Processing the Sanford scandal, recent writings by Cristina Nehring and The Atlantic's Sandra Tsing Loh, and "Jon and Kate Plus Eight," Ross zeroes in:
[Both writers] put their finger on a post-sexual revolution paradox namely, that the same overclass that was once most invested in erotic experimentation ended up building the sturdiest walls against the passions it unleashed.
As Nehring observes, our hyper-educated, socially-liberal elite is considerably more romantically conservative than its blasé attitude toward pornography or premarital sex would lead you to expect. The difficult scramble up the meritocratic ladder tends to discourage wild passions and death-defying flings. For bright young overachievers, there’s often a definite tameness to the way that collegiate “safe sex” segues into the upwardly-mobile security of “companionate marriages” or, if you’re feeling more cynical, “consumption partnerships.”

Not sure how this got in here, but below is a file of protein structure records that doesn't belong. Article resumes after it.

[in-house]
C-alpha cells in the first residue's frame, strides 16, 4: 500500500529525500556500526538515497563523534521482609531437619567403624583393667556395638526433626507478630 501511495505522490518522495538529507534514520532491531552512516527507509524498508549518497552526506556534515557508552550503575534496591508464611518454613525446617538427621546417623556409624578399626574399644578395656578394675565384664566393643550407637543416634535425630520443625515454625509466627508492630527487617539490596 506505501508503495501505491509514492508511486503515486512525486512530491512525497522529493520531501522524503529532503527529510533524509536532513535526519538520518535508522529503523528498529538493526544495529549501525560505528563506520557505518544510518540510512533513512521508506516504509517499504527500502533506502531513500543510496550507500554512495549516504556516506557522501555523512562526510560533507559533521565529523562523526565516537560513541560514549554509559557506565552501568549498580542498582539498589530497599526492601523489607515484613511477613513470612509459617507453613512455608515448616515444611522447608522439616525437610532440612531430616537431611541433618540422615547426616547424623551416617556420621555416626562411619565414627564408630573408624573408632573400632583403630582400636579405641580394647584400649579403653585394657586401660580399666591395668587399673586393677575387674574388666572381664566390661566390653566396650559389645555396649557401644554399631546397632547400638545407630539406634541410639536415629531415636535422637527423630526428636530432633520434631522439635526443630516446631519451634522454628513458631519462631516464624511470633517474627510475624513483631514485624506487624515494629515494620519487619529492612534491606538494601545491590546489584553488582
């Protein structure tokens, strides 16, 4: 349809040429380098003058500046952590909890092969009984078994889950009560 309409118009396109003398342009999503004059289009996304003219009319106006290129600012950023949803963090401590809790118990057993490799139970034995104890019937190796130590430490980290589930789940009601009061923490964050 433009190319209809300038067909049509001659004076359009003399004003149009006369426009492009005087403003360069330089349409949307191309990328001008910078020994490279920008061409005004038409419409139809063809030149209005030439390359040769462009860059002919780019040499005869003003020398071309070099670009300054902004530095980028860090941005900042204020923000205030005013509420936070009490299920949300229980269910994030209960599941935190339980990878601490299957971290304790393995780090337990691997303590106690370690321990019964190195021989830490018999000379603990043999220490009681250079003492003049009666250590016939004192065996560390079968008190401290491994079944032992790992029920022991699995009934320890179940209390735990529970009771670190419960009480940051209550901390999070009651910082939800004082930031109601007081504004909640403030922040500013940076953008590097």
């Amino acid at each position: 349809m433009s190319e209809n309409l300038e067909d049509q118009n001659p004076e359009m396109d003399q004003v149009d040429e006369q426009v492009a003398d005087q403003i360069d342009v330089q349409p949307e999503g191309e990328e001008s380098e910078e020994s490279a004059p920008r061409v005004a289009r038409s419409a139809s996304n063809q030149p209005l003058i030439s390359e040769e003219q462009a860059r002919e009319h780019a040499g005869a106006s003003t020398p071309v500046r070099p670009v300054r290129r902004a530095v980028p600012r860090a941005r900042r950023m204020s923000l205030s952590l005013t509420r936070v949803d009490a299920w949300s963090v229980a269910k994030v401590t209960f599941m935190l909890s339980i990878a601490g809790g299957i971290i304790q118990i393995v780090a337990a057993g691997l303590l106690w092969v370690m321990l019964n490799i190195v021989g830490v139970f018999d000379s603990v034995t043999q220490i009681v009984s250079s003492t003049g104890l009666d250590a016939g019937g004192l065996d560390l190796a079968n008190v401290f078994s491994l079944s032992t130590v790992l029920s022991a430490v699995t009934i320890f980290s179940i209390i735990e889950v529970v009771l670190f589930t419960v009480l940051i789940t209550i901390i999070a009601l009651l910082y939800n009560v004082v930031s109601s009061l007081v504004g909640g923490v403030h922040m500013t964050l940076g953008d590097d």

This tameness has beneficial social consequences: When it comes to divorce rates and out-of-wedlock births, Americans with graduate degrees are still living in the 1950s. It’s the rest of the country that marries impulsively, divorces frequently, and bears a rising percentage of its children outside marriage.
Reihan adds his thoughts.